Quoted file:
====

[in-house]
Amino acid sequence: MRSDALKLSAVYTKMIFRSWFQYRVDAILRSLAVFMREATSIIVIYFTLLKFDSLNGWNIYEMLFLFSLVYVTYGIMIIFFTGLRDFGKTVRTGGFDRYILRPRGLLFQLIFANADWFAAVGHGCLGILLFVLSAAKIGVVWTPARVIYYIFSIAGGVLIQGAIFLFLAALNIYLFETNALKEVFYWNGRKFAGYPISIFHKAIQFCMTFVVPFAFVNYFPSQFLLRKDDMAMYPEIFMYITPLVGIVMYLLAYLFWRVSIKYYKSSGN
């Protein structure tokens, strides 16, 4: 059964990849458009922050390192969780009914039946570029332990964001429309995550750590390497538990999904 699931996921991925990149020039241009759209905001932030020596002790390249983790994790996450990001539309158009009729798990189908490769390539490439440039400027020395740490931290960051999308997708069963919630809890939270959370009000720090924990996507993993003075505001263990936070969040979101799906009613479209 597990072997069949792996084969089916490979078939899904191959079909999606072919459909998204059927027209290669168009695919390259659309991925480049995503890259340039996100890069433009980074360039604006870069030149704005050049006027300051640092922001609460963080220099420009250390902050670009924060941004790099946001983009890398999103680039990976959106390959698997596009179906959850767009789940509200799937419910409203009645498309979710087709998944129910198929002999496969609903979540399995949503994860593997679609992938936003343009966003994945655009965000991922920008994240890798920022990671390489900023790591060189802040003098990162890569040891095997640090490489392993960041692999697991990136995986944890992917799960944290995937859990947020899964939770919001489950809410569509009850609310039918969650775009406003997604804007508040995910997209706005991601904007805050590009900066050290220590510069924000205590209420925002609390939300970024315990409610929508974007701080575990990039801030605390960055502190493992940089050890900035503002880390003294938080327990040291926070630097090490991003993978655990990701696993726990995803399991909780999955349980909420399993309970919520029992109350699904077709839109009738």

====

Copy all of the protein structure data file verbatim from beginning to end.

[in-house]
Amino acid sequence: MRSDALKLSAVYTKMIFRSWFQYRVDAILRSLAVFMREATSIIVIYFTLLKFDSLNGWNIYEMLFLFSLVYVTYGIMIIFFTGLRDFGKTVRTGGFDRYILRPRGLLFQLIFANADWFAAVGHGCLGILLFVLSAAKIGVVWTPARVIYYIFSIAGGVLIQGAIFLFLAALNIYLFETNALKEVFYWNGRKFAGYPISIFHKAIQFCMTFVVPFAFVNYFPSQFLLRKDDMAMYPEIFMYITPLVGIVMYLLAYLFWRVSIKYYKSSGN
């Protein structure tokens, strides 16, 4: 059964990849458009922050390192969780009914039946570029332990964001429309995550750590390497538990999904 699931996921991925990149020039241009759209905001932030020596002790390249983790994790996450990001539309158009009729798990189908490769390539490439440039400027020395740490931290960051999308997708069963919630809890939270959370009000720090924990996507993993003075505001263990936070969040979101799906009613479209 597990072997069949792996084969089916490979078939899904191959079909999606072919459909998204059927027209290669168009695919390259659309991925480049995503890259340039996100890069433009980074360039604006870069030149704005050049006027300051640092922001609460963080220099420009250390902050670009924060941004790099946001983009890398999103680039990976959106390959698997596009179906959850767009789940509200799937419910409203009645498309979710087709998944129910198929002999496969609903979540399995949503994860593997679609992938936003343009966003994945655009965000991922920008994240890798920022990671390489900023790591060189802040003098990162890569040891095997640090490489392993960041692999697991990136995986944890992917799960944290995937859990947020899964939770919001489950809410569509009850609310039918969650775009406003997604804007508040995910997209706005991601904007805050590009900066050290220590510069924000205590209420925002609390939300970024315990409610929508974007701080575990990039801030605390960055502190493992940089050890900035503002880390003294938080327990040291926070630097090490991003993978655990990701696993726990995803399991909780999955349980909420399993309970919520029992109350699904077709839109009738």